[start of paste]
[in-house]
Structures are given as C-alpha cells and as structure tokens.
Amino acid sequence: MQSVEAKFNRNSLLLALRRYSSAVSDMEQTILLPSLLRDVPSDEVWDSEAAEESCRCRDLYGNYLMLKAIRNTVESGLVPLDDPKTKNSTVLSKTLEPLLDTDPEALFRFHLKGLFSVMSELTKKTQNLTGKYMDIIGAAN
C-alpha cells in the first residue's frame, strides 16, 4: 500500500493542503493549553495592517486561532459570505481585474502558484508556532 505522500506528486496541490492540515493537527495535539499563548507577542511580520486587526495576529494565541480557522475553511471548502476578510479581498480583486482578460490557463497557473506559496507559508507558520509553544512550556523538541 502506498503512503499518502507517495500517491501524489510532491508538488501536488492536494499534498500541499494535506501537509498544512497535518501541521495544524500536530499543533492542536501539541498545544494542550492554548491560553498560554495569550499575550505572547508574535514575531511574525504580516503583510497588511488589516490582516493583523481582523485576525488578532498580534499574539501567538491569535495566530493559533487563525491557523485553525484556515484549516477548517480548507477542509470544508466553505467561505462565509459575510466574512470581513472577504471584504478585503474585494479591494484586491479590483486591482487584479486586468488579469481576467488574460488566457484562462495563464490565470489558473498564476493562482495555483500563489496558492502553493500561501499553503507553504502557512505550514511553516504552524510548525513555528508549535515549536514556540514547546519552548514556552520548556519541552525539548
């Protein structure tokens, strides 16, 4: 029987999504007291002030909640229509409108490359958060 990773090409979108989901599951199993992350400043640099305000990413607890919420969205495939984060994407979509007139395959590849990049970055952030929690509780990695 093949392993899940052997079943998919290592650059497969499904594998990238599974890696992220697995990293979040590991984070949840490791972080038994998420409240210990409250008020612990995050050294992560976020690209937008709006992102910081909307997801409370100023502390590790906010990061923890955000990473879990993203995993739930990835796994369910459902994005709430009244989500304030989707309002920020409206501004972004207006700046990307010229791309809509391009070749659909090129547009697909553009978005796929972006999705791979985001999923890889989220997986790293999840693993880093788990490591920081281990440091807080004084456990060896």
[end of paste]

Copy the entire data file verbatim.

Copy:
[in-house]
Structures are given as C-alpha cells and as structure tokens.
Amino acid sequence: MQSVEAKFNRNSLLLALRRYSSAVSDMEQTILLPSLLRDVPSDEVWDSEAAEESCRCRDLYGNYLMLKAIRNTVESGLVPLDDPKTKNSTVLSKTLEPLLDTDPEALFRFHLKGLFSVMSELTKKTQNLTGKYMDIIGAAN
C-alpha cells in the first residue's frame, strides 16, 4: 500500500493542503493549553495592517486561532459570505481585474502558484508556532 505522500506528486496541490492540515493537527495535539499563548507577542511580520486587526495576529494565541480557522475553511471548502476578510479581498480583486482578460490557463497557473506559496507559508507558520509553544512550556523538541 502506498503512503499518502507517495500517491501524489510532491508538488501536488492536494499534498500541499494535506501537509498544512497535518501541521495544524500536530499543533492542536501539541498545544494542550492554548491560553498560554495569550499575550505572547508574535514575531511574525504580516503583510497588511488589516490582516493583523481582523485576525488578532498580534499574539501567538491569535495566530493559533487563525491557523485553525484556515484549516477548517480548507477542509470544508466553505467561505462565509459575510466574512470581513472577504471584504478585503474585494479591494484586491479590483486591482487584479486586468488579469481576467488574460488566457484562462495563464490565470489558473498564476493562482495555483500563489496558492502553493500561501499553503507553504502557512505550514511553516504552524510548525513555528508549535515549536514556540514547546519552548514556552520548556519541552525539548
């Protein structure tokens, strides 16, 4: 029987999504007291002030909640229509409108490359958060 990773090409979108989901599951199993992350400043640099305000990413607890919420969205495939984060994407979509007139395959590849990049970055952030929690509780990695 093949392993899940052997079943998919290592650059497969499904594998990238599974890696992220697995990293979040590991984070949840490791972080038994998420409240210990409250008020612990995050050294992560976020690209937008709006992102910081909307997801409370100023502390590790906010990061923890955000990473879990993203995993739930990835796994369910459902994005709430009244989500304030989707309002920020409206501004972004207006700046990307010229791309809509391009070749659909090129547009697909553009978005796929972006999705791979985001999923890889989220997986790293999840693993880093788990490591920081281990440091807080004084456990060896």